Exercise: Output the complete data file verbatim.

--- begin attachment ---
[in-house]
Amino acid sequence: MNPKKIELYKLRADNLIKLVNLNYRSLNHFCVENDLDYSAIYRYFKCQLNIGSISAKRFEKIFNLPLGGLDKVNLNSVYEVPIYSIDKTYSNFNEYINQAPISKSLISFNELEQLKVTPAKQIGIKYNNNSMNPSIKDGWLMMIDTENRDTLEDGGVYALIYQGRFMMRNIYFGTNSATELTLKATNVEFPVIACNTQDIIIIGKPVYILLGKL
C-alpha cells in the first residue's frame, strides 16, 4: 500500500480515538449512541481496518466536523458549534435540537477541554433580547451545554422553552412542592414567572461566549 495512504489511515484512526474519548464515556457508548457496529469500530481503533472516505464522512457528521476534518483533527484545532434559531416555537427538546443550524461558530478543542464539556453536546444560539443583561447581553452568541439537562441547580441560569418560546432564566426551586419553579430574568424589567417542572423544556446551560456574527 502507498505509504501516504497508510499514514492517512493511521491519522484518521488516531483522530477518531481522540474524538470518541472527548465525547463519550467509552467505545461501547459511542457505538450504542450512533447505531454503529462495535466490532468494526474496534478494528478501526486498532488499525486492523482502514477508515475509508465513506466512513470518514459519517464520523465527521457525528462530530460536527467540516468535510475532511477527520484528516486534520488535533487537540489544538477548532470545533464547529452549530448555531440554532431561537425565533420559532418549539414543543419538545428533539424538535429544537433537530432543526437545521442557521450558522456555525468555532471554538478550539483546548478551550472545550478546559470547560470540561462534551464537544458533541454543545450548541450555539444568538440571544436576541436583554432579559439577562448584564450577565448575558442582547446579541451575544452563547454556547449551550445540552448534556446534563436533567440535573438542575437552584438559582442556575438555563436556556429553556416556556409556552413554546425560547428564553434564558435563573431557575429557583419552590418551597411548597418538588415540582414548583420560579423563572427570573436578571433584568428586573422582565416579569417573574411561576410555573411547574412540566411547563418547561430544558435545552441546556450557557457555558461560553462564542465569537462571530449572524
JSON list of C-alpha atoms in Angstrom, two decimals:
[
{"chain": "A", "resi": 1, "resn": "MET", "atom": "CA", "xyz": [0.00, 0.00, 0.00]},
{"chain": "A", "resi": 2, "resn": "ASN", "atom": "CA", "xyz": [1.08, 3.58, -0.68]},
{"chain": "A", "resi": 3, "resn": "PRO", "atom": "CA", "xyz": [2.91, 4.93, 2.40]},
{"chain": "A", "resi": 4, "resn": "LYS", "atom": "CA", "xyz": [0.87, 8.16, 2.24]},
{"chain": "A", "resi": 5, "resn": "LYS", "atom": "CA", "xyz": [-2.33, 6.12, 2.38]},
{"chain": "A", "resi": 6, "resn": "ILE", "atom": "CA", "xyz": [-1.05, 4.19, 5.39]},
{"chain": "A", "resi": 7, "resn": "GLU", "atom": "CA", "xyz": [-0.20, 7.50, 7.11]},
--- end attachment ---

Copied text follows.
[in-house]
Amino acid sequence: MNPKKIELYKLRADNLIKLVNLNYRSLNHFCVENDLDYSAIYRYFKCQLNIGSISAKRFEKIFNLPLGGLDKVNLNSVYEVPIYSIDKTYSNFNEYINQAPISKSLISFNELEQLKVTPAKQIGIKYNNNSMNPSIKDGWLMMIDTENRDTLEDGGVYALIYQGRFMMRNIYFGTNSATELTLKATNVEFPVIACNTQDIIIIGKPVYILLGKL
C-alpha cells in the first residue's frame, strides 16, 4: 500500500480515538449512541481496518466536523458549534435540537477541554433580547451545554422553552412542592414567572461566549 495512504489511515484512526474519548464515556457508548457496529469500530481503533472516505464522512457528521476534518483533527484545532434559531416555537427538546443550524461558530478543542464539556453536546444560539443583561447581553452568541439537562441547580441560569418560546432564566426551586419553579430574568424589567417542572423544556446551560456574527 502507498505509504501516504497508510499514514492517512493511521491519522484518521488516531483522530477518531481522540474524538470518541472527548465525547463519550467509552467505545461501547459511542457505538450504542450512533447505531454503529462495535466490532468494526474496534478494528478501526486498532488499525486492523482502514477508515475509508465513506466512513470518514459519517464520523465527521457525528462530530460536527467540516468535510475532511477527520484528516486534520488535533487537540489544538477548532470545533464547529452549530448555531440554532431561537425565533420559532418549539414543543419538545428533539424538535429544537433537530432543526437545521442557521450558522456555525468555532471554538478550539483546548478551550472545550478546559470547560470540561462534551464537544458533541454543545450548541450555539444568538440571544436576541436583554432579559439577562448584564450577565448575558442582547446579541451575544452563547454556547449551550445540552448534556446534563436533567440535573438542575437552584438559582442556575438555563436556556429553556416556556409556552413554546425560547428564553434564558435563573431557575429557583419552590418551597411548597418538588415540582414548583420560579423563572427570573436578571433584568428586573422582565416579569417573574411561576410555573411547574412540566411547563418547561430544558435545552441546556450557557457555558461560553462564542465569537462571530449572524
JSON list of C-alpha atoms in Angstrom, two decimals:
[
{"chain": "A", "resi": 1, "resn": "MET", "atom": "CA", "xyz": [0.00, 0.00, 0.00]},
{"chain": "A", "resi": 2, "resn": "ASN", "atom": "CA", "xyz": [1.08, 3.58, -0.68]},
{"chain": "A", "resi": 3, "resn": "PRO", "atom": "CA", "xyz": [2.91, 4.93, 2.40]},
{"chain": "A", "resi": 4, "resn": "LYS", "atom": "CA", "xyz": [0.87, 8.16, 2.24]},
{"chain": "A", "resi": 5, "resn": "LYS", "atom": "CA", "xyz": [-2.33, 6.12, 2.38]},
{"chain": "A", "resi": 6, "resn": "ILE", "atom": "CA", "xyz": [-1.05, 4.19, 5.39]},
{"chain": "A", "resi": 7, "resn": "GLU", "atom": "CA", "xyz": [-0.20, 7.50, 7.11]},